Born: March 17, 1828, Cum­ber­land Coun­ty, Penn­syl­van­ia.

Died: Jan­ua­ry 26, 1915, at home in Co­lum­bus, Ohio.

Buried: Green Lawn Ce­me­te­ry, Co­lum­bus, Ohio.



Matthias was the son of Mat­thi­as Loy and Chris­ti­na Rea­ver, and hus­band of Ma­ry Wil­ley of De­la­ware (mar­ried De­cem­ber 25, 1853).

After a bleak, po­ver­ty pinched boy­hood, he was ap­pren­ticed in 1847 to the print­ing firm of Baab and Hum­mel at Har­ris­burg.

He was treat­ed well by his mas­ters, read se­ver­al of the Eng­lish class­ics, learned the ru­di­ments of La­tin and Greek at the Har­ris­burg Aca­de­my, was con­firmed by Charles W. Schaef­fer, and be­gan to think of a min­is­ter­i­al ca­reer.

In 1847, Loy went west for his health, and at Cir­cle­ville, Ohio, was per­suad­ed by Rev­er­end J. Roof to be­come a ben­e­fi­ci­a­ry stu­dent in the se­mi­na­ry (lat­er part of Ca­pi­tal Uni­ver­si­ty) of the Joint Sy­nod of Ohio, at Co­lum­bus, where he had Chris­tian Spiel­mann and Wil­helm Leh­mann as his teach­ers.

He was strong­ly in­flu­enced by the writ­ings of C. F. W. Wal­ther and by se­ver­al friends among the cler­gy of the Mis­sou­ri Sy­nod. His on­ly pas­tor­ate was at De­la­ware, Ohio (1849–65).

Frail of bo­dy and oft­en ill, Loy had a strong mind and a great ca­pa­ci­ty for work. As pre­si­dent of the Joint Sy­nod (1860–78 and 1880–94), ed­it­or of the Lu­ther­an Stand­ard (1864–91), pro­fes­sor of theo­lo­gy at Ca­pi­tal Uni­ver­si­ty (1865–1902), and pre­si­dent of the uni­ver­si­ty (1881–90), he dom­in­at­ed the Sy­nod, which grew dur­ing his life­time in­to an or­ga­ni­za­tion of na­tion­al scope.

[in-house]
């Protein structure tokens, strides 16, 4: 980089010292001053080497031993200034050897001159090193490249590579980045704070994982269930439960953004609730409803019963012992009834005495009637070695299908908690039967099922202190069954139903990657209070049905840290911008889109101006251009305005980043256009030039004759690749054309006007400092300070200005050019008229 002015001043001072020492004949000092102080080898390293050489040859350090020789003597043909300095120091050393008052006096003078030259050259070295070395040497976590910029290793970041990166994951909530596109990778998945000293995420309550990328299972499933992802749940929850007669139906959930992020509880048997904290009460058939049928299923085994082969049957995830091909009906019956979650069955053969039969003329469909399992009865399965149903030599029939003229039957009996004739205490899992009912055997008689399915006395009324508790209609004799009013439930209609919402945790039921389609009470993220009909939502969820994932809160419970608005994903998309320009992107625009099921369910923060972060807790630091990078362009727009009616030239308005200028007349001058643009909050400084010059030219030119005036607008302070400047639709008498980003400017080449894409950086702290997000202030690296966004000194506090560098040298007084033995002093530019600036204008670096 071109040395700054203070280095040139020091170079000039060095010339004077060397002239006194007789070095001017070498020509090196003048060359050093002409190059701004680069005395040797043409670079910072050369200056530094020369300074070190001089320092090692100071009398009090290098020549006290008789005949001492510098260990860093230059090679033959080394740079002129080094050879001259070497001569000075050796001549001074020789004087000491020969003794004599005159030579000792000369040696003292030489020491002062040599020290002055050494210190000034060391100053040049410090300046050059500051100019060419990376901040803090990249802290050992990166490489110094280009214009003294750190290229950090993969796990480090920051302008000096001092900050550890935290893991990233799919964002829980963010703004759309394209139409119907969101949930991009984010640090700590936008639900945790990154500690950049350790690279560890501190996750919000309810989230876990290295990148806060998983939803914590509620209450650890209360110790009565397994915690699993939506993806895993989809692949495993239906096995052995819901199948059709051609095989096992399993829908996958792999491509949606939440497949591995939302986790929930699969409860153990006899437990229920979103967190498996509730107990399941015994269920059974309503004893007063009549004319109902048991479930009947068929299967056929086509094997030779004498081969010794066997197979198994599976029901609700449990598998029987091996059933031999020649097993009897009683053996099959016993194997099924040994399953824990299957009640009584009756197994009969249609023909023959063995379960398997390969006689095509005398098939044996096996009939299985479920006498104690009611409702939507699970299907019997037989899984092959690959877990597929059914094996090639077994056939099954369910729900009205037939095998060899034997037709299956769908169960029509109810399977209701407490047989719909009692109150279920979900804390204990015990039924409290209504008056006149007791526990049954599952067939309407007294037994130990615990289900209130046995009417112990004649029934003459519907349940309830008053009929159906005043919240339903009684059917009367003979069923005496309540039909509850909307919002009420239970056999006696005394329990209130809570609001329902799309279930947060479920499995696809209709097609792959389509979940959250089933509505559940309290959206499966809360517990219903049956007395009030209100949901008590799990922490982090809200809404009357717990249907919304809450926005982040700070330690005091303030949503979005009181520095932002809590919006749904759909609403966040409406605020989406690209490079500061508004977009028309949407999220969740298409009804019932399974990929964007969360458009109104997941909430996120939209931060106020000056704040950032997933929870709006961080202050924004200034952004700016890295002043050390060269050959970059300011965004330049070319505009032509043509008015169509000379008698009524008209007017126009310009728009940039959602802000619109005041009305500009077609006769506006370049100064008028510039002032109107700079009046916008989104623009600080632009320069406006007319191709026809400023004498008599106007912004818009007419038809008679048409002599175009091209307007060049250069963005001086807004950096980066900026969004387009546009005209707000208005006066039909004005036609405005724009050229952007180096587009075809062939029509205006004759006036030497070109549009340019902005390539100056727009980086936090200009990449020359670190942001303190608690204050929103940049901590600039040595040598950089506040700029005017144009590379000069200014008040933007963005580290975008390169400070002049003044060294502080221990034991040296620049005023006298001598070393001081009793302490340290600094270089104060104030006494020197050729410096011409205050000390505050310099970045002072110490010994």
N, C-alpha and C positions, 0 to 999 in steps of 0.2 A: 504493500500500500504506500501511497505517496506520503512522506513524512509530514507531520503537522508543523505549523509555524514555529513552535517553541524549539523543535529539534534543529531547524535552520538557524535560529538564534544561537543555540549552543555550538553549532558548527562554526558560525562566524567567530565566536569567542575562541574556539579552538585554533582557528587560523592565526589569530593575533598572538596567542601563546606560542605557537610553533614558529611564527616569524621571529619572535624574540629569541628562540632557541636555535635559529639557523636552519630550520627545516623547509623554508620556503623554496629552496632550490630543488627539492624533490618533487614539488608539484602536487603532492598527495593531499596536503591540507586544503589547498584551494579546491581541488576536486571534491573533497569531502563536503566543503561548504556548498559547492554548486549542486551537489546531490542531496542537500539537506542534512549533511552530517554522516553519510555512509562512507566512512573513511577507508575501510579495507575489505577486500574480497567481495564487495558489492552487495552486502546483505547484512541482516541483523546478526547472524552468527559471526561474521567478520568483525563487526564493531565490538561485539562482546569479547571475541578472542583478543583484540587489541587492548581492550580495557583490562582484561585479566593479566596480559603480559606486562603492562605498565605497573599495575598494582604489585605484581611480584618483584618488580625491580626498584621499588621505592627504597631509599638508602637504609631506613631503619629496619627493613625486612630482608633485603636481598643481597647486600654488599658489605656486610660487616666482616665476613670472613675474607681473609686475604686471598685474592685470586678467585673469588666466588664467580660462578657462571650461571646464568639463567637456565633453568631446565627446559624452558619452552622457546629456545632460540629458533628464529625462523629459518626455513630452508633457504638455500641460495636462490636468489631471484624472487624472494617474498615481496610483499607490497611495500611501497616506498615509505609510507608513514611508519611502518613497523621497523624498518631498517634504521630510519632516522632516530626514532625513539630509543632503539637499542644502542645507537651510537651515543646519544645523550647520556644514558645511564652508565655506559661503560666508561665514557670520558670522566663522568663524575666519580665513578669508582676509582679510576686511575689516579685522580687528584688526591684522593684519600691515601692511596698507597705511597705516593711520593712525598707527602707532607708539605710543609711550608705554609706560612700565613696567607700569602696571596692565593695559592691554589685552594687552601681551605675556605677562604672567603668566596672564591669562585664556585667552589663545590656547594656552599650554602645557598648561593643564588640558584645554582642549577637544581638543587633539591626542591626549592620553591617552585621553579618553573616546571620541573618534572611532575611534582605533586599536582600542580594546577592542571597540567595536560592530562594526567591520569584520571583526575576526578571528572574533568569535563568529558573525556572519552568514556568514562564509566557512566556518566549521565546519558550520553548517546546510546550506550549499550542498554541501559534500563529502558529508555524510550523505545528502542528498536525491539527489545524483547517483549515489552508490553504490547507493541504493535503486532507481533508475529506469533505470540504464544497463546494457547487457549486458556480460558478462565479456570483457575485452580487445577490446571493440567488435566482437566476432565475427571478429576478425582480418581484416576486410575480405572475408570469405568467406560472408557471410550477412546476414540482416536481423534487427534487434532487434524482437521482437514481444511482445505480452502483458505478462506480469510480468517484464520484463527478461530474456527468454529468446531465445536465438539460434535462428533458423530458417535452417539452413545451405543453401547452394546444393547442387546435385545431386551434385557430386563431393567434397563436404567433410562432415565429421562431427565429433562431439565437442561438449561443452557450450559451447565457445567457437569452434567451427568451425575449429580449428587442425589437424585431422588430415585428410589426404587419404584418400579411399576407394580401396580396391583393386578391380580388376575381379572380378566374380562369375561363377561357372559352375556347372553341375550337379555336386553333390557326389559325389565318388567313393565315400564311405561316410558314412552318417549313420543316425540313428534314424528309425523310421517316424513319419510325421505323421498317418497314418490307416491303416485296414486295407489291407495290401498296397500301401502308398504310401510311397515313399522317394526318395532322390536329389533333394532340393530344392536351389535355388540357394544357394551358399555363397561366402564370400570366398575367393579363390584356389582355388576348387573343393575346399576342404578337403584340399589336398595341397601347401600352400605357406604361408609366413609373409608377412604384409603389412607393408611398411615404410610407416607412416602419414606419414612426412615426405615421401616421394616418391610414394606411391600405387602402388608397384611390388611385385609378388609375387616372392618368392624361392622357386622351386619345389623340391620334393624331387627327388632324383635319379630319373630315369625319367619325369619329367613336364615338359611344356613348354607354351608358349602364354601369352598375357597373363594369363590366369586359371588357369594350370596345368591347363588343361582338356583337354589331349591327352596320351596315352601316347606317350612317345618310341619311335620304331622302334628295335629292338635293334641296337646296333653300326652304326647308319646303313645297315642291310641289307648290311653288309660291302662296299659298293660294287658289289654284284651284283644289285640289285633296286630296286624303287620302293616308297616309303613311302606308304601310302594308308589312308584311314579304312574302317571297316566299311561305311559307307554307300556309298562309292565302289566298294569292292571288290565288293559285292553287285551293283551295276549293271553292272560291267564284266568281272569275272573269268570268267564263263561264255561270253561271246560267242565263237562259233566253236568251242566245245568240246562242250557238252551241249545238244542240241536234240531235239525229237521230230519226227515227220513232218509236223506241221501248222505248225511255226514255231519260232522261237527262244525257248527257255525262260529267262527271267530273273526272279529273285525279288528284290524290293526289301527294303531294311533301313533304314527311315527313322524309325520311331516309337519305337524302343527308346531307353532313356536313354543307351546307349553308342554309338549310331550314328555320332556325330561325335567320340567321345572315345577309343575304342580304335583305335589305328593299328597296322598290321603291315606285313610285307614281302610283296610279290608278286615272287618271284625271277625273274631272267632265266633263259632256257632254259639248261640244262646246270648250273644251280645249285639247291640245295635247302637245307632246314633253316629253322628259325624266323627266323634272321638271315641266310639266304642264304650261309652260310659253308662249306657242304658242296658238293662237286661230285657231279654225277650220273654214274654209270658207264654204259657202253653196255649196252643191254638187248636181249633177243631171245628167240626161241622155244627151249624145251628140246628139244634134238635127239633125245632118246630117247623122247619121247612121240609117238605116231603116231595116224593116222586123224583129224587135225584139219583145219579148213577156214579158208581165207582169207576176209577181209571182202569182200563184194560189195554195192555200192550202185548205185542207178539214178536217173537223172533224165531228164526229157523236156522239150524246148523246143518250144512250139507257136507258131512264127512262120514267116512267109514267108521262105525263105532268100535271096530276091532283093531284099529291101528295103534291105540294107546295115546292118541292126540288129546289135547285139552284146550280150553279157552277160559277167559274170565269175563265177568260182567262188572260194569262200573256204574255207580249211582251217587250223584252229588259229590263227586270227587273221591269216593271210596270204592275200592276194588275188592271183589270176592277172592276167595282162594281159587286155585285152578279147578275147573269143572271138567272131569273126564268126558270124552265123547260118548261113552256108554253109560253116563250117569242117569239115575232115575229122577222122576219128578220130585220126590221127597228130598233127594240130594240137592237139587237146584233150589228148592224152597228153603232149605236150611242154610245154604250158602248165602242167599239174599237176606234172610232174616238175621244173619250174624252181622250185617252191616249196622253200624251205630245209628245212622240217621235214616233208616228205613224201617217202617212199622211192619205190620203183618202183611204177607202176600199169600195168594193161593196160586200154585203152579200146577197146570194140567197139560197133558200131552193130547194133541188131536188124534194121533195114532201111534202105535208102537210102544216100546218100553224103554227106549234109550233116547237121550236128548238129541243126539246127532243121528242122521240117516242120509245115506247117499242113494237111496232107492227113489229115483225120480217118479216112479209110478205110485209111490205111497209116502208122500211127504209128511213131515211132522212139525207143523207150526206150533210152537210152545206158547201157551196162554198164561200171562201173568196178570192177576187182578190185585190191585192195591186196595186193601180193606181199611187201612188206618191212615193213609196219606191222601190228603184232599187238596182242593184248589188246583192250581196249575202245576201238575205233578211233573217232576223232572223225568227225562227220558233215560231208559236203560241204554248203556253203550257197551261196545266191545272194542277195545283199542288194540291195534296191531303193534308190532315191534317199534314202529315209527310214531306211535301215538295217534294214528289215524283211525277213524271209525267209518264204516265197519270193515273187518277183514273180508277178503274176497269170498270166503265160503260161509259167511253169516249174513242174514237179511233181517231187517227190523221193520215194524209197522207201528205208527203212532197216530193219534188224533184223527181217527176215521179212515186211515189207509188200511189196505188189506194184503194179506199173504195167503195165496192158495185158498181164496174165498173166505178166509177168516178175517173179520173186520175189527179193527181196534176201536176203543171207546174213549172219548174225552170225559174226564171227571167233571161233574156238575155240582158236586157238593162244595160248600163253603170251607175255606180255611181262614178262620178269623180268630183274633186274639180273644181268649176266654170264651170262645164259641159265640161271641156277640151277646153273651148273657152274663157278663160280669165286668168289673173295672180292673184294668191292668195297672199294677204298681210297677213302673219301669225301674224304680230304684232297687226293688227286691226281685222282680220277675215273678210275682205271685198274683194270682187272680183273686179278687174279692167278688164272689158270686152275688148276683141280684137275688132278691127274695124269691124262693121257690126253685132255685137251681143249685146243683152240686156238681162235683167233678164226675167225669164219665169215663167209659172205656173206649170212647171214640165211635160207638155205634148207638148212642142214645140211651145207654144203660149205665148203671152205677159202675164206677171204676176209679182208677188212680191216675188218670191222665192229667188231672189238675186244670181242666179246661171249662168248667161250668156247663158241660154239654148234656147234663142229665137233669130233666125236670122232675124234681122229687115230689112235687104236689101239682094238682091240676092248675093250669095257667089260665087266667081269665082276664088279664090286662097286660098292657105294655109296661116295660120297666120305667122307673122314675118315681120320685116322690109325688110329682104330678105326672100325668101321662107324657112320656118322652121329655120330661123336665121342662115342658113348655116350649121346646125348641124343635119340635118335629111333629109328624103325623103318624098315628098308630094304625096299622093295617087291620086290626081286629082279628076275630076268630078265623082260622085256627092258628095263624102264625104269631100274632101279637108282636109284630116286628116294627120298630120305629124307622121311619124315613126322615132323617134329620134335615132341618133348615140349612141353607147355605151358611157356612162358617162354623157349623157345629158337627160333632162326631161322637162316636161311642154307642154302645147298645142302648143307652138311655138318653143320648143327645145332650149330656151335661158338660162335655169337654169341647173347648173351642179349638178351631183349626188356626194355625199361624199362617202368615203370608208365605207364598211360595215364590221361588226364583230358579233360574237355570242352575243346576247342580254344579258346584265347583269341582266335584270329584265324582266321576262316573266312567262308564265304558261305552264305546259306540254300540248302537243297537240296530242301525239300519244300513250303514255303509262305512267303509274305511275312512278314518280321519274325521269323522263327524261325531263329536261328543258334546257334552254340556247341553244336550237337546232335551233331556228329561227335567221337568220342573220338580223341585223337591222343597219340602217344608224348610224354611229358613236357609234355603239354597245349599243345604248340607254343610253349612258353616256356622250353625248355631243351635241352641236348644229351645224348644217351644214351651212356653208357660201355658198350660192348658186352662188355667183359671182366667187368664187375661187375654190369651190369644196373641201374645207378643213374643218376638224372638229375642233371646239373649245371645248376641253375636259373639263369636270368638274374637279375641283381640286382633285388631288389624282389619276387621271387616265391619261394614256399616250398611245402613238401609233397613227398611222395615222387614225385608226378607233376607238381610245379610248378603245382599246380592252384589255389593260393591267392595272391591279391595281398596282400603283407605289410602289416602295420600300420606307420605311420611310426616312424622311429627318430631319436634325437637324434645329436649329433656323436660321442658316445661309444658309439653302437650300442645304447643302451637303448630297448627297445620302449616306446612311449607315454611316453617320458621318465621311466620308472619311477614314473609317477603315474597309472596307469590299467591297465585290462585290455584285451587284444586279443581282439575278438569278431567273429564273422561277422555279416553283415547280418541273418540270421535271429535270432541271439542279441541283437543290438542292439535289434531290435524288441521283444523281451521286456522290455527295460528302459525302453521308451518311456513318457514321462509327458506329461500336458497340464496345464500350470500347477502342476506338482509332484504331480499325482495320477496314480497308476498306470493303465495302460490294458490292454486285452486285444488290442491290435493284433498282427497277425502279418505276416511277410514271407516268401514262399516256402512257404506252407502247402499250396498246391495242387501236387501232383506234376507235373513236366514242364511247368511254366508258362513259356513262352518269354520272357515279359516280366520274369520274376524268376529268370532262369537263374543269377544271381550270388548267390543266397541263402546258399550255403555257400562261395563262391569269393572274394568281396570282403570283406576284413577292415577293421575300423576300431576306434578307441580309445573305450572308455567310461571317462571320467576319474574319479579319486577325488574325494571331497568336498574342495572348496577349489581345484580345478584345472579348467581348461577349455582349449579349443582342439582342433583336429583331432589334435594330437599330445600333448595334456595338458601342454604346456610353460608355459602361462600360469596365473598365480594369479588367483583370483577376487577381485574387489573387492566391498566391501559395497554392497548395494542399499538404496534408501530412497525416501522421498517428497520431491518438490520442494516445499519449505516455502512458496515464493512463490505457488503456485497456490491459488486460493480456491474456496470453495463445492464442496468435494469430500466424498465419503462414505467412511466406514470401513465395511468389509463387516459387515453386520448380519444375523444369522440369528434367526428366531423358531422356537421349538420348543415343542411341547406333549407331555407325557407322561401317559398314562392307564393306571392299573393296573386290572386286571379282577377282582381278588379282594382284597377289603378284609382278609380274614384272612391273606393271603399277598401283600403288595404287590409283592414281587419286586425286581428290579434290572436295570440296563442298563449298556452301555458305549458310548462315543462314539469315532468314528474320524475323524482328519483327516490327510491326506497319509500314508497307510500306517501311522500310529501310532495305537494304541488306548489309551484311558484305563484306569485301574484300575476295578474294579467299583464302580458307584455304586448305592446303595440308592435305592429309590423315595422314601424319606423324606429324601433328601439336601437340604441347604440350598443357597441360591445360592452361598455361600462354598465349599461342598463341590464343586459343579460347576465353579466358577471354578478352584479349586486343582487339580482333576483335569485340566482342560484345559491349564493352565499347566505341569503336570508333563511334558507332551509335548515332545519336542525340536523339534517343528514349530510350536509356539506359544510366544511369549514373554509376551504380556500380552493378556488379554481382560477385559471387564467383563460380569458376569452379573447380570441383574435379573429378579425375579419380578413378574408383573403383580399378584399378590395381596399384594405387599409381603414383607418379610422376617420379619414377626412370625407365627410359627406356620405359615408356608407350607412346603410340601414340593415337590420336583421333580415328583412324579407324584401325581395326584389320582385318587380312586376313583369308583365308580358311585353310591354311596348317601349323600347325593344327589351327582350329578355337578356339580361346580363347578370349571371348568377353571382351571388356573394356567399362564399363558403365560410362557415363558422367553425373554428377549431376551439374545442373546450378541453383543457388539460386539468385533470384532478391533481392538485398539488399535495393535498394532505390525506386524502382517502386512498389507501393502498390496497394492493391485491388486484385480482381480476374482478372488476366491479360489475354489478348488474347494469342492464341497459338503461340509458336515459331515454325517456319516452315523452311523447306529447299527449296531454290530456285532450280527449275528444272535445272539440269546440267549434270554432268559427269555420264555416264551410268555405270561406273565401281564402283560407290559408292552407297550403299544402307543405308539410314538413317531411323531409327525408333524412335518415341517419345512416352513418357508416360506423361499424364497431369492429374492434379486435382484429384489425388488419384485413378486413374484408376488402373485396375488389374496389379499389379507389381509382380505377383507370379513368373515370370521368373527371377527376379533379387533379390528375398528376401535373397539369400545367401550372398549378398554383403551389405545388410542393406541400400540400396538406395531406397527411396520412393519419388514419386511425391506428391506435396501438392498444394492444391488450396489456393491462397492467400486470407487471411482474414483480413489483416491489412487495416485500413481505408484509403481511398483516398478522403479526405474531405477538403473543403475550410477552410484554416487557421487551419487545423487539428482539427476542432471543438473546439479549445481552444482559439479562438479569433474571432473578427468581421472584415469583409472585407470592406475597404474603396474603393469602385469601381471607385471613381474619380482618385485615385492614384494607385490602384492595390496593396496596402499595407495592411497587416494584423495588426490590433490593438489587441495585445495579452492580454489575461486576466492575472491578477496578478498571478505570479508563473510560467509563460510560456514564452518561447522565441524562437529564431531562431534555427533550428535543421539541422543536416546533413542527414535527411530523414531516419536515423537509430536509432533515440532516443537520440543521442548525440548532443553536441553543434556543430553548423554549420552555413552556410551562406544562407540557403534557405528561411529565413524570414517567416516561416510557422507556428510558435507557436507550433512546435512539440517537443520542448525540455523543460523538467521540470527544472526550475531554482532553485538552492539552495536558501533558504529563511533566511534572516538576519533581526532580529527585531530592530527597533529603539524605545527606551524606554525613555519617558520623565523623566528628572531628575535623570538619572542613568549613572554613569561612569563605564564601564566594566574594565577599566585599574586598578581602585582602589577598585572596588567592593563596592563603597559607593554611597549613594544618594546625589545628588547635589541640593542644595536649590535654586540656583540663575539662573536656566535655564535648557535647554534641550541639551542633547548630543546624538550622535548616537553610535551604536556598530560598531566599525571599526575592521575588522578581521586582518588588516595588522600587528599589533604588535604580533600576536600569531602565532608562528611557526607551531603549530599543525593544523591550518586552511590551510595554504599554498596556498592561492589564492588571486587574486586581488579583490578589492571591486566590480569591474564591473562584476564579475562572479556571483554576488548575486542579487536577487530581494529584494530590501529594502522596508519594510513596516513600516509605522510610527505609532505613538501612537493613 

He was a zeal­ous stu­dent of the Lu­ther­an con­fes­sions but had lit­tle know­ledge of Bib­li­cal cri­ti­cism or ap­pre­ci­a­tion of its im­pli­ca­tions. He was a tru­cu­lent con­tro­ver­si­al­ist, ne­ver for­get­ting that the Church Vi­si­ble is al­so the Church Mil­it­ant, and ne­ver giv­ing his op­po­nents time to for­get it.

In 1867 he re­fused to let the Joint Sy­nod be­come a mem­ber of the Ge­ne­ral Coun­cil of the Ev­an­ge­li­cal Lu­ther­an Church in North Am­er­ica, and framed the ques­tions about the four points: chil­i­asm, al­tar fel­low­ship, pul­pit fel­low­ship, and sec­ret so­cie­ties—that af­flict­ed so sore­ly the spokes­man of the Ge­ne­ral Coun­cil.

In 1871, Loy car­ried the Joint Sy­nod in­to the Sy­no­di­cal Con­fer­ence. Ten years lat­er, he re­ject­ed Wal­ther’s doc­trine of pre­des­tin­a­tion, found­ed and ed­it­ed the Co­lum­bus Theo­lo­gic­al Ma­ga­zine (1881–88) to com­bat it, and with­drew the Joint Sy­nod from the Sy­no­di­cal Con­fer­ence.

Angina pec­tor­is forced Loy to re­tire in 1902, but for eight years more he con­tin­ued to write and take plea­sure in his gar­den, be­fore sof­ten­ing of the brain set in.


Loy wrote twen­ty pub­lished hymns. His oth­er works in­clude: